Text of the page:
- Nelson Mandela Bay Mayor Thsonono Buyeye says government must consider a Level 4 lockdown in the city.
- He says very little adherence is done by residents amid growing cases and deaths in the metro.
- He adds that Covid-19 infections have increased among municipal workers.
A crippled health sector and very little adherence to regulations of social distancing, as well as the rise in crime since the start of lockdown Level 3, are some of the reasons Nelson Mandela Bay acting mayor Thsonono Buyeye believes government should consider reverting the metro to Level 4.
In an interview with News24, Buyeye said, while the easing of regulations had helped the economy of the city, people were not adhering to them.
The metro has been in the spotlight for its crisis-ridden hospitals. When News24 visited the city's three major hospitals, frontline workers complained of being overworked and understaffed.
In Dora Nginza Hospital, front line workers in its embattled maternity wing had gone on a go-slow to force government's hand. The same was done at Livingstone Hospital by nurses, cleaners, porters and cooks. The situation at the hospital was so dire that doctors were forced to take home bed linen for cleaning.
Buyeye said this was just part of the battle in the metro. He said, even though the metro had run campaigns through community media platforms and distributed pamphlets at malls, he had seen very little adherence.
"We have also seen a spike when the issue of liquor [sales] was lifted. People just didn’t care. We had to have tough messaging, even going as far as showing graves, that if you don’t do this, this is where you are going to end up," Buyeye added.
'The situation is about to get worse'
Dean of the Department of Health Sciences at the Nelson Mandela University, Professor Lungile Pepeta, last week said the infection rate in the metro would double within 10 days.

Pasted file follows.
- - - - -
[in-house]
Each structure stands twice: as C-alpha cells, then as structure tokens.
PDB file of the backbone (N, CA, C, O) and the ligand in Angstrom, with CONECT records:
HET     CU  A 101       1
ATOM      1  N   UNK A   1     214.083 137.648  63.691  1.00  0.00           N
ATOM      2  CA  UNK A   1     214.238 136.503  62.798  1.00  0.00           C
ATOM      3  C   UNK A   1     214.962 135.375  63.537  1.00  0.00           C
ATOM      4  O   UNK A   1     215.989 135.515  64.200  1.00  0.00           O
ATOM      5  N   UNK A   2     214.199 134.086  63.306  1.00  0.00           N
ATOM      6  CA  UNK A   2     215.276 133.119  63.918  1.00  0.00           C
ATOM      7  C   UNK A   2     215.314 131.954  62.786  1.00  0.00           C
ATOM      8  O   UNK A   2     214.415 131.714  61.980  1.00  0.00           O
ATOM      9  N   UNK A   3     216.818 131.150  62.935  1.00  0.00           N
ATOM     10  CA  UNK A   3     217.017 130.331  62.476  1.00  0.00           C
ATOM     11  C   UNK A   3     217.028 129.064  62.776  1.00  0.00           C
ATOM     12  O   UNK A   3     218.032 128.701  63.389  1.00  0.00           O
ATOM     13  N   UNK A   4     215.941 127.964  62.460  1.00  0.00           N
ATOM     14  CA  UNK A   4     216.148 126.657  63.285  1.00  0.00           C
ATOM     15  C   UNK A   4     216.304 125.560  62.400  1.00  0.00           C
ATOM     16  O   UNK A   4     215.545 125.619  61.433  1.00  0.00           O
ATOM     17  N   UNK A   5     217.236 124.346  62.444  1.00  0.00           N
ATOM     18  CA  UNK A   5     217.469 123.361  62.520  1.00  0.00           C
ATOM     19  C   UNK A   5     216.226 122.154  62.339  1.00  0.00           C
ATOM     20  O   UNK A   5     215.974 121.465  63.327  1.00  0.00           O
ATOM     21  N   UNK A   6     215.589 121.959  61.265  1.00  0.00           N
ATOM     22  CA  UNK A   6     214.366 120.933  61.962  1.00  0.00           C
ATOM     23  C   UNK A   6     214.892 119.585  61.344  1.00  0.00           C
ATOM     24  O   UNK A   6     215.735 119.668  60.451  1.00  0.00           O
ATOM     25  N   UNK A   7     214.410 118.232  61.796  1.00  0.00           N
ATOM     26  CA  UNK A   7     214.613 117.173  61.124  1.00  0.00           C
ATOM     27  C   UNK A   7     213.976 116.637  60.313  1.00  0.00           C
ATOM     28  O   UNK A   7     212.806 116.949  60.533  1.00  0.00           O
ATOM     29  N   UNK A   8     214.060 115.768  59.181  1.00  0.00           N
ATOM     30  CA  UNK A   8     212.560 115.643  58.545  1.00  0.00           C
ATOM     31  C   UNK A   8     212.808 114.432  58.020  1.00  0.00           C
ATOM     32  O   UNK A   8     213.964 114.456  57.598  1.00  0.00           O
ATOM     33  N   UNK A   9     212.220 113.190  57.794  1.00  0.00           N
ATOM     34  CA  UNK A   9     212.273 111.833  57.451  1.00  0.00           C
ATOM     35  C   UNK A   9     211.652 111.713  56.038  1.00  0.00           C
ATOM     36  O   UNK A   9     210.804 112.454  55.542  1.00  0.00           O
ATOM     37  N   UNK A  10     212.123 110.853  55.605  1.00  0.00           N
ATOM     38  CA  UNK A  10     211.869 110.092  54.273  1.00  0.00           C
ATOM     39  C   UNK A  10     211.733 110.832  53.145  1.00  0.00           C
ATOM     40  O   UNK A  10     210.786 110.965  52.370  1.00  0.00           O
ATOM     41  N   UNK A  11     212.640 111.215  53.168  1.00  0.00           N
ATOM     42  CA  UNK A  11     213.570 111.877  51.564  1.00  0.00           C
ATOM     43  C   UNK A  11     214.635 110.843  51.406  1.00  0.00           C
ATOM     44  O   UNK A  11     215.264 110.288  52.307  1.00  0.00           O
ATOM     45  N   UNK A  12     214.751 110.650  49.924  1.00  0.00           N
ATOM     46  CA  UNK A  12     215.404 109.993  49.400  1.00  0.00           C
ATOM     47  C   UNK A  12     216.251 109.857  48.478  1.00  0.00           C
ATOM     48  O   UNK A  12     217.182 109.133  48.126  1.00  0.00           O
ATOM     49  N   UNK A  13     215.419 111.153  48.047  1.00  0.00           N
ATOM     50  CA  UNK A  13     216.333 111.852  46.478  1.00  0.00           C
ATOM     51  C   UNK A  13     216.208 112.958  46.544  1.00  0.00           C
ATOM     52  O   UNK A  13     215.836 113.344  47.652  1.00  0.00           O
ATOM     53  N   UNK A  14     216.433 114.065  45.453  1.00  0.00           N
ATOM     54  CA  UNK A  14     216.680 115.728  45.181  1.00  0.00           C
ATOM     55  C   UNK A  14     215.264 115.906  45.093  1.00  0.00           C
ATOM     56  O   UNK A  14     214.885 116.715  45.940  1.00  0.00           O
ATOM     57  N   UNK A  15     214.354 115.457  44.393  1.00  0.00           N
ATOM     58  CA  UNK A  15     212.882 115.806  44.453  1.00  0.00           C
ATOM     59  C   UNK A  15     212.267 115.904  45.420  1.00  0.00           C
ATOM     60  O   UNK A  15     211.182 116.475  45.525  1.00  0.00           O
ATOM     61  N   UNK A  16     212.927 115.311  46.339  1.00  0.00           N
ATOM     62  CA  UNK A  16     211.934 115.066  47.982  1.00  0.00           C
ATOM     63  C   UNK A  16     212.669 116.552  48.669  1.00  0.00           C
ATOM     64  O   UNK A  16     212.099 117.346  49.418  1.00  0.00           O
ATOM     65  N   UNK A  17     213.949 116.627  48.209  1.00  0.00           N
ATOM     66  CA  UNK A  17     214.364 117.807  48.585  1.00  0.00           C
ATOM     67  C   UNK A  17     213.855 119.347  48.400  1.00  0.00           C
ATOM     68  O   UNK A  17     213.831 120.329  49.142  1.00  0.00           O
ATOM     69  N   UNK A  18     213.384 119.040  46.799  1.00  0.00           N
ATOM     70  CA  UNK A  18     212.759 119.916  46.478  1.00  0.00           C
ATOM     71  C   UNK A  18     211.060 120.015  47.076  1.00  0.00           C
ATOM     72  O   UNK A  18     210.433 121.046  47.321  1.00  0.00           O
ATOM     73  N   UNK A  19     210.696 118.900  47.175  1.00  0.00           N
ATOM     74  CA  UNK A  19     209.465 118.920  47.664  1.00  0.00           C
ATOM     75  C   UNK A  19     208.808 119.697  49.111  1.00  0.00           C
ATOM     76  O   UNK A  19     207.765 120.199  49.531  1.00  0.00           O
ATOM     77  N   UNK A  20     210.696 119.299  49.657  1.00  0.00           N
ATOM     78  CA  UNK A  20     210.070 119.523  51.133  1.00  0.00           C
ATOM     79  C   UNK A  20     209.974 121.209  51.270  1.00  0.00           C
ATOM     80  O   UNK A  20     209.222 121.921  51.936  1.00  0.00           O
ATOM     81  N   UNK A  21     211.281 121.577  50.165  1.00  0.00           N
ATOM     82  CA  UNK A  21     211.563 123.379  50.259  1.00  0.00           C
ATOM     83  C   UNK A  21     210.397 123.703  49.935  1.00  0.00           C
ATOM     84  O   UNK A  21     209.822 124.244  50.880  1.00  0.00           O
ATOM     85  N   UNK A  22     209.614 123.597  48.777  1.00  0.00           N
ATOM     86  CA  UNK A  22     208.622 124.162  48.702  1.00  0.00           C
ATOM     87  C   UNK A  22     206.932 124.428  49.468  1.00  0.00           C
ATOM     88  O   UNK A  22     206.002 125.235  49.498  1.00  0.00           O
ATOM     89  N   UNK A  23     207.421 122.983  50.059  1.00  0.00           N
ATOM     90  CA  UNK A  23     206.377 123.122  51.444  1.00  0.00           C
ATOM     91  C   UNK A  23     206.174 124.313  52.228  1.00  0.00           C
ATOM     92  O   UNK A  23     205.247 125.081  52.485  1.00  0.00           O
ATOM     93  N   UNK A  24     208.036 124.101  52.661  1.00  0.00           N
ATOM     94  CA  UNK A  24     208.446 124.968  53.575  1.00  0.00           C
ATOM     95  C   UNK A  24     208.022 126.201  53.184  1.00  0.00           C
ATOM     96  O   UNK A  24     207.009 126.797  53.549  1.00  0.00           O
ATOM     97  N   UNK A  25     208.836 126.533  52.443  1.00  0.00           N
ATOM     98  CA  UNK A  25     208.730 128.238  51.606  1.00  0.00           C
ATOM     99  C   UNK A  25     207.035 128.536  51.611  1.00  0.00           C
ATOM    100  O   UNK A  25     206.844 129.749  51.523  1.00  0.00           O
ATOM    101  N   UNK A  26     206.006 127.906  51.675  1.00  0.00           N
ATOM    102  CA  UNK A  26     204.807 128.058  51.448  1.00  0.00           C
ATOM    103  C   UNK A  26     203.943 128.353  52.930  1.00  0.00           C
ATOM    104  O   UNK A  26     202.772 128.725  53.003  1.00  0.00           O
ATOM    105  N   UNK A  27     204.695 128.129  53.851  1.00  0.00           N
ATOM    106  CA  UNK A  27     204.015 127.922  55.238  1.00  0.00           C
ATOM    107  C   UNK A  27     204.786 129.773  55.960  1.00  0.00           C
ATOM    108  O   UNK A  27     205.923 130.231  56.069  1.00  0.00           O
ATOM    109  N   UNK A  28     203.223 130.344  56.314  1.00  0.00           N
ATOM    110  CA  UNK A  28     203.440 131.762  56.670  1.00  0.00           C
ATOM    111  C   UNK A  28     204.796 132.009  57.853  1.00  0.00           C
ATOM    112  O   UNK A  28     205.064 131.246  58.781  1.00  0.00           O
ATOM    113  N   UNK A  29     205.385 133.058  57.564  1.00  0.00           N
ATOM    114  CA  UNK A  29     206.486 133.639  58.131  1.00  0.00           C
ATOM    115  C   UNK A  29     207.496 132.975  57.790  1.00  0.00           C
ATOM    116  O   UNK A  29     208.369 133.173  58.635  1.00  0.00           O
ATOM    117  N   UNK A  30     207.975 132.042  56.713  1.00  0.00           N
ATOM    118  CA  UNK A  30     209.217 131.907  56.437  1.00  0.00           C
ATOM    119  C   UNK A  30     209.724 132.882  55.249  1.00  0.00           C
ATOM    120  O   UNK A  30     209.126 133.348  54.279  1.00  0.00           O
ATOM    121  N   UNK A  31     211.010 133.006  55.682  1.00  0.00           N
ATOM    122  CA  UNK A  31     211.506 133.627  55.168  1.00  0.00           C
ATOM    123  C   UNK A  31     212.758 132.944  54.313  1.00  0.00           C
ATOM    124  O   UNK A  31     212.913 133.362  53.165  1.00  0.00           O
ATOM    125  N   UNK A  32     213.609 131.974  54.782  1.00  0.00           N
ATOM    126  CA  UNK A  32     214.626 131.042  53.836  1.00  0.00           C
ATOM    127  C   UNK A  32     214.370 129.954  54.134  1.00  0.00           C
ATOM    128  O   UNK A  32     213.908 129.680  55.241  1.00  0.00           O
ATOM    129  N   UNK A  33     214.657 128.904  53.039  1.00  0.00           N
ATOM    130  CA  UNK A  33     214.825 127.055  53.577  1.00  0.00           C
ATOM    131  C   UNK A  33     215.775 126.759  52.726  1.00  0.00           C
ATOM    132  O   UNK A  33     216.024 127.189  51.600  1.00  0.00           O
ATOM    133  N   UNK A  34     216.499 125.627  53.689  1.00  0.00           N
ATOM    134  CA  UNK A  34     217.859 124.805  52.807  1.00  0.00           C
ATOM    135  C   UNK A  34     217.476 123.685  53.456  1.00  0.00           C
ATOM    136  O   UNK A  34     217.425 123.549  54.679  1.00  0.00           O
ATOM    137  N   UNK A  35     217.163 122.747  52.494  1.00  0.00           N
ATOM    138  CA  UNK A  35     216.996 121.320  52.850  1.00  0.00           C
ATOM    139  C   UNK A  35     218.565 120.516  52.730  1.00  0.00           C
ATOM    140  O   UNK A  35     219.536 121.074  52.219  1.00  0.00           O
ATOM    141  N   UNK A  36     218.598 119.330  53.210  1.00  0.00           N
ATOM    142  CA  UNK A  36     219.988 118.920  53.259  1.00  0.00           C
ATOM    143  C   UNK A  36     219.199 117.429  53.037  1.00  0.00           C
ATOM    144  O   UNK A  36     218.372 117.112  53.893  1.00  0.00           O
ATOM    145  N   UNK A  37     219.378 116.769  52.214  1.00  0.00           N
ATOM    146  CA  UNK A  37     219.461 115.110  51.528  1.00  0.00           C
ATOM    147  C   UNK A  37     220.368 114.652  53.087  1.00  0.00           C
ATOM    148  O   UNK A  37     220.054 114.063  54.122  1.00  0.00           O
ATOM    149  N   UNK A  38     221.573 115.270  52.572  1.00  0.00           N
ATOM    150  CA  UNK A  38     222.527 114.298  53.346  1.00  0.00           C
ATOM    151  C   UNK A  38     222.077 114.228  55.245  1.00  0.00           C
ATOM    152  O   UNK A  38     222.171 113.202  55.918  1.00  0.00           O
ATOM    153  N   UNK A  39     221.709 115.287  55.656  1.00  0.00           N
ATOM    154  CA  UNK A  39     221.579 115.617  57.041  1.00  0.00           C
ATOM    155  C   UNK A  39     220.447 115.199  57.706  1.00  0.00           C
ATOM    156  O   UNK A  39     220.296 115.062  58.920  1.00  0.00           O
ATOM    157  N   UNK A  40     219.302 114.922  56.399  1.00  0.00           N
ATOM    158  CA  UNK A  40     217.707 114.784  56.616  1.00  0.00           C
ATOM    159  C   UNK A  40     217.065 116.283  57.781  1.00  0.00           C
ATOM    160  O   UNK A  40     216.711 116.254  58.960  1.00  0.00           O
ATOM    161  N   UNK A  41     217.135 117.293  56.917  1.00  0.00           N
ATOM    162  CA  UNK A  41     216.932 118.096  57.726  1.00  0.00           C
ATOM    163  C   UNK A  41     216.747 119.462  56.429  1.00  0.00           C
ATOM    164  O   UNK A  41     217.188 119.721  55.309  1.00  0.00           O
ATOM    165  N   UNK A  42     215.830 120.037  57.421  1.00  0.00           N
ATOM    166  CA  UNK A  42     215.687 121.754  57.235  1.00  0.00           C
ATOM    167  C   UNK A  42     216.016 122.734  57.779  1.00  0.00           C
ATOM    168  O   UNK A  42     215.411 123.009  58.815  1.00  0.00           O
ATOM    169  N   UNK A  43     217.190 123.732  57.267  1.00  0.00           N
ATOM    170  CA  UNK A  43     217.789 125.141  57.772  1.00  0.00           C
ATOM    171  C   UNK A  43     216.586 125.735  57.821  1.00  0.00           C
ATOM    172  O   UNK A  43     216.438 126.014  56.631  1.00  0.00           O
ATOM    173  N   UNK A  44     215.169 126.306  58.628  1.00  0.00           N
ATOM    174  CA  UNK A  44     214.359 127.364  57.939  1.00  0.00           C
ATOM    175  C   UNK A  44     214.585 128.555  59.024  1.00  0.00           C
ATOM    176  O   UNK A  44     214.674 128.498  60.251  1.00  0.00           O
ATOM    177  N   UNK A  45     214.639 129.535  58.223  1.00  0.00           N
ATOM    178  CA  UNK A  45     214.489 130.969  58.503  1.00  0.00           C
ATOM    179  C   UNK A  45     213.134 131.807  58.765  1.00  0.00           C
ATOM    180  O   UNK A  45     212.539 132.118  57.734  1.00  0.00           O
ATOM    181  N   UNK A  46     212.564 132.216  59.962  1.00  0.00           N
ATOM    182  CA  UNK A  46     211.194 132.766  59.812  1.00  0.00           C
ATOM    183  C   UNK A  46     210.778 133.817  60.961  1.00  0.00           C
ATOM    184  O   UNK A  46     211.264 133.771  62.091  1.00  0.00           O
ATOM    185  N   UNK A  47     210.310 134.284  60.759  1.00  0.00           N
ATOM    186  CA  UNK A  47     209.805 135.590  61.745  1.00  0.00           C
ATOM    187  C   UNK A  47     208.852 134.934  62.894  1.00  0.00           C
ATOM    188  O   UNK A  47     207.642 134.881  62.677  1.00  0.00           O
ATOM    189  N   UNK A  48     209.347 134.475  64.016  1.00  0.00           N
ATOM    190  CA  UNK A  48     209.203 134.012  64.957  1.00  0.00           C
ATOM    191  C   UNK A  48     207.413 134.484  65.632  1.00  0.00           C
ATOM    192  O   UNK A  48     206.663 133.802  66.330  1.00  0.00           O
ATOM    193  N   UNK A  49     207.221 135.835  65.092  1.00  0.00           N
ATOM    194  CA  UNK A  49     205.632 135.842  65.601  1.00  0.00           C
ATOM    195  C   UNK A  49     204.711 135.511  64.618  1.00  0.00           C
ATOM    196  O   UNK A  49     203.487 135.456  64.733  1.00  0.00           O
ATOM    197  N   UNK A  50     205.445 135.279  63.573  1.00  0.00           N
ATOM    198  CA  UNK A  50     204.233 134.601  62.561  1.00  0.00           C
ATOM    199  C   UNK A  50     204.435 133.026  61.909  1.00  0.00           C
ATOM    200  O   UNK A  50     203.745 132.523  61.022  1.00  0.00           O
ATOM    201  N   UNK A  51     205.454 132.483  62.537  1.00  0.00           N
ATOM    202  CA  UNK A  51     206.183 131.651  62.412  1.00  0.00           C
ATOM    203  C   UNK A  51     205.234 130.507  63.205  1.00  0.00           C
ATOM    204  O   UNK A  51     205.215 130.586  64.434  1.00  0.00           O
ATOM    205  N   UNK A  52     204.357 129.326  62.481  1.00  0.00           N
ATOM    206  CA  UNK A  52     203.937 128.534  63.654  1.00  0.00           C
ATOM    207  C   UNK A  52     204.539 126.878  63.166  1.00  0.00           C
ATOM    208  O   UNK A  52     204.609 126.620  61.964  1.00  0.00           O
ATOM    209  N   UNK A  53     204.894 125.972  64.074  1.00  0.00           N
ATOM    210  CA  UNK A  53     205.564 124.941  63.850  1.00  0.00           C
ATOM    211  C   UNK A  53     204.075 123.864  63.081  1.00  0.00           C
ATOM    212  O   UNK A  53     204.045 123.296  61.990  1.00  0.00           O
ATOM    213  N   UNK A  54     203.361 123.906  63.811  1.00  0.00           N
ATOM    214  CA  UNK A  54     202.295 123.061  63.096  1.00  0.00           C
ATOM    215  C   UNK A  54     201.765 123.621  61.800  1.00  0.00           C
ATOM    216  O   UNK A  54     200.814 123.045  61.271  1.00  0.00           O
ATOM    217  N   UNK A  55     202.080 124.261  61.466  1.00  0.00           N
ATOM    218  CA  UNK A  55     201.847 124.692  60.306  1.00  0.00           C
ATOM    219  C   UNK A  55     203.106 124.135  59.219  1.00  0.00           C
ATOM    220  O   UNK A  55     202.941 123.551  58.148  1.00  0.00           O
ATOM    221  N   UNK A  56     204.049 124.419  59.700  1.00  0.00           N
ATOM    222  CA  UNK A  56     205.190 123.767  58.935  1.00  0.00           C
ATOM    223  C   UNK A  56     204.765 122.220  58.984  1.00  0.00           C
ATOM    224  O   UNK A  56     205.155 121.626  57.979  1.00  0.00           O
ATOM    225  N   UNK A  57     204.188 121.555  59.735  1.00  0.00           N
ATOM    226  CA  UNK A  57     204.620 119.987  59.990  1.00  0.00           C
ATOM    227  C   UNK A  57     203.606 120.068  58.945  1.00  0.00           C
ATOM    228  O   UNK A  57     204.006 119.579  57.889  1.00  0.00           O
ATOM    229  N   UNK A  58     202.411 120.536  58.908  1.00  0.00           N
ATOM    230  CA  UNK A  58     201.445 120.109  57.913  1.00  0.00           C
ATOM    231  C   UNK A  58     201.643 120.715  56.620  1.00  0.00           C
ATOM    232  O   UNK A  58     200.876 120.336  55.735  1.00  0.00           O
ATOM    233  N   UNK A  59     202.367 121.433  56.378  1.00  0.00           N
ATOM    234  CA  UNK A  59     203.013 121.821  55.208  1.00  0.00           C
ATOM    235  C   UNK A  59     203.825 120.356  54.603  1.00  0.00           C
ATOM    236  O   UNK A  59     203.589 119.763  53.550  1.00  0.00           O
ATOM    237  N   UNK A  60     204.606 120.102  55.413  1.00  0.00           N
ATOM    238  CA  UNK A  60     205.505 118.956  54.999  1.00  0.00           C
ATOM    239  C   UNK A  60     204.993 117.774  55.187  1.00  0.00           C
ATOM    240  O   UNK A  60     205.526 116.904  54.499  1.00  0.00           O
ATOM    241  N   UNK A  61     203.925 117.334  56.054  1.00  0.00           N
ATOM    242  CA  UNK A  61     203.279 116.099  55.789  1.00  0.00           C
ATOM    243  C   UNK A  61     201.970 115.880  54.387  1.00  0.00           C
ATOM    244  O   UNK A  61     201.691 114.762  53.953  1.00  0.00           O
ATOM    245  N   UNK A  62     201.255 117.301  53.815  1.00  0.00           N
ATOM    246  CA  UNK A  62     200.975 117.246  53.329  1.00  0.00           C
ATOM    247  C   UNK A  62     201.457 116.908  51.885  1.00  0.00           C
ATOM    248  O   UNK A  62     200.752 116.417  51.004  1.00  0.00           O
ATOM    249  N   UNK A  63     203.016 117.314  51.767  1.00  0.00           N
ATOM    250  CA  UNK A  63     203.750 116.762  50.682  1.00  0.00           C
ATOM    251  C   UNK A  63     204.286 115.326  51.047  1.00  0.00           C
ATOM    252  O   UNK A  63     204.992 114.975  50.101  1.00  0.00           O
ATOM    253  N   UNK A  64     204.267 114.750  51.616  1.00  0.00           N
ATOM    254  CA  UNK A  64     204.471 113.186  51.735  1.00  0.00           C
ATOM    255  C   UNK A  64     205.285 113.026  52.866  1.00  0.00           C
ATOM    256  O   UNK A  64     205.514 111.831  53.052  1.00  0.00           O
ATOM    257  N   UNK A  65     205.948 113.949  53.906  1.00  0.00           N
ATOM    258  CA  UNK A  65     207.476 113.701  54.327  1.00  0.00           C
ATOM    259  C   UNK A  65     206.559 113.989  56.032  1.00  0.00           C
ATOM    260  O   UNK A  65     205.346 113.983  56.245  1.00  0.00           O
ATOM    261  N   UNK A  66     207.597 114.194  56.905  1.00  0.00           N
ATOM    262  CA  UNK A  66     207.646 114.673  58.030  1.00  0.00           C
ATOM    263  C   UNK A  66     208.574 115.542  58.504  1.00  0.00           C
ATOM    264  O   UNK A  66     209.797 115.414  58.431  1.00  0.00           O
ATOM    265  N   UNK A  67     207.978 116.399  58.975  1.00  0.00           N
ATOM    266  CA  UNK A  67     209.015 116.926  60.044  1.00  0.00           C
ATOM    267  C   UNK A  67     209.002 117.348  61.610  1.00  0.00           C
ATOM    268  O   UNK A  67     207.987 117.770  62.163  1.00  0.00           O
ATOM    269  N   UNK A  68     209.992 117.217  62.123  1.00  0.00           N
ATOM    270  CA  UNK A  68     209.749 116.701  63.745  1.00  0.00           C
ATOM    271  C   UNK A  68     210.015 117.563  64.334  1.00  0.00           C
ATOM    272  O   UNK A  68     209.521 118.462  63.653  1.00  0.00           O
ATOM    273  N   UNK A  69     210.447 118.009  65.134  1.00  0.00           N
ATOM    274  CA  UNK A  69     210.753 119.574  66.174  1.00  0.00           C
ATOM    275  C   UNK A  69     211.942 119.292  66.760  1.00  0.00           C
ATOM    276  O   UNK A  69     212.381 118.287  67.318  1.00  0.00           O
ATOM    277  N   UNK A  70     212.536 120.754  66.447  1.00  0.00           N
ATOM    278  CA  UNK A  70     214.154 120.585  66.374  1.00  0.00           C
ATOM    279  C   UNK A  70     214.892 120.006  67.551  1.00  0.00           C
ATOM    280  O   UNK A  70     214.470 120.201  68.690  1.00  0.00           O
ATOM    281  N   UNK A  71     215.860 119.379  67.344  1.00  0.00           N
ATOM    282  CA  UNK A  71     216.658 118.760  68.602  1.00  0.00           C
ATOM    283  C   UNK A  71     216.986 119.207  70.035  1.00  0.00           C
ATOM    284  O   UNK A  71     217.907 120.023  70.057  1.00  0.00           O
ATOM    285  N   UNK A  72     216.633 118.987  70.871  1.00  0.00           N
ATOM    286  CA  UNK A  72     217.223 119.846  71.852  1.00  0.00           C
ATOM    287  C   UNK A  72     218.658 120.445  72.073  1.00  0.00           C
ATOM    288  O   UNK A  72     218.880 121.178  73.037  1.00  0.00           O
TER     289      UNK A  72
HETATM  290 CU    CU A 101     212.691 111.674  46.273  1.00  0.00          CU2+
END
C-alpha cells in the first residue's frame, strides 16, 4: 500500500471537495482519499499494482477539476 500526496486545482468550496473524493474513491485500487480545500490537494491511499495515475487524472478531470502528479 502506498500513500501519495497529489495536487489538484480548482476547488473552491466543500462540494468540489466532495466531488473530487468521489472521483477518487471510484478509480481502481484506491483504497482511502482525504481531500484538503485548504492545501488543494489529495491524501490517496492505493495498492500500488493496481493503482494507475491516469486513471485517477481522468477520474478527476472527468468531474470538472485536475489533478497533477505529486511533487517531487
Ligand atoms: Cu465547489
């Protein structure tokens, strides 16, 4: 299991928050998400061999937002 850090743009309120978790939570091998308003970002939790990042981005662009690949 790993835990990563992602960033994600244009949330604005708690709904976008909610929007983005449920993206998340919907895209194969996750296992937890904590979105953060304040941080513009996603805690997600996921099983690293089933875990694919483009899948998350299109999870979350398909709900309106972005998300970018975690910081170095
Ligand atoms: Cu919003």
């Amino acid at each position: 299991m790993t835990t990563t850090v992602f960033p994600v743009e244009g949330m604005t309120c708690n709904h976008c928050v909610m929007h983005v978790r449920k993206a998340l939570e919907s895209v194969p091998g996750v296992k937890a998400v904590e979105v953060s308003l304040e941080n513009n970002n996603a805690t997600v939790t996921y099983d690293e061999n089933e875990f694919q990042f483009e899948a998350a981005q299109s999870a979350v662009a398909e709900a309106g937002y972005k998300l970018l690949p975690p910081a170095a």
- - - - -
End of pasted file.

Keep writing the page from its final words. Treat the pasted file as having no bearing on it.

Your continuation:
"The situation for the Eastern Cape is about to get worse. We just don't have enough staff and enough people to deal with this. The virus is spreading like fire, when we are resource constrained. We now need to consolidate to come up with plans. We need to operationalise whatever we do on a day-to-day basis, and I don't see that plan," the professor told News24.
Buyeye said the unbanning of the sale of alcohol had exacerbated the situation. This sentiment is shared by Eastern Cape Premier Oscar Mabuyane, who petitioned the government to ban alcohol in the province.
"The easing of regulations was a result of finding a balance between saving people lives, as well as opening the economy. To find that balance is not an easy task. Finding the balance is tricky. Other people's argument is that, while we are corona free, we are going to starve to death. A balance that is very difficult to want to make, because even us as a city, if you go to Level 4, it means some of the businesses must close down.
"We understand why there are calls for us to go back to Level 4, even Level 5 to a certain extent. People's arguments are correct, we can't put monetary value on people's lives. That's the unfortunate part. I think Level 4 should be considered, but whether it's the right time to do it now is another matter we must still look into," he said.
10 municipal departments closed due to cases
The acting mayor told News24 that infections at the municipality had increased dramatically. This has led to temporary closures of 10 municipal departments.
In April, Health Minister Zweli Mkhize took the provincial health department to task when he visited the city, after a report showed the metro had vacant critical posts.
Mkhize immediately intervened by deploying deputy director-general of health Litha Matiwane to the metro. Since then, Buyeye said they had seen a major improvement in the health department's response to the virus.
"Since Mkhize, we have seen the improvement in terms of us having a contact person in the Department of Health, because there was an issue of us not knowing exactly who to contact. We were in touch with mostly the doctors and we felt that we were putting an extra burden on them."
With the addition of a district manager, Buyeye said the joint operations committee on the response to the virus had weekly meetings to evaluate updates on the spread of the virus.
As at Sunday, 387 people have died of Covid-19 in the Eastern Cape.
The province had a total of 25 099 cases, accounting for approximately 18.2% of national cases.
Of those, 12 567 people have recovered.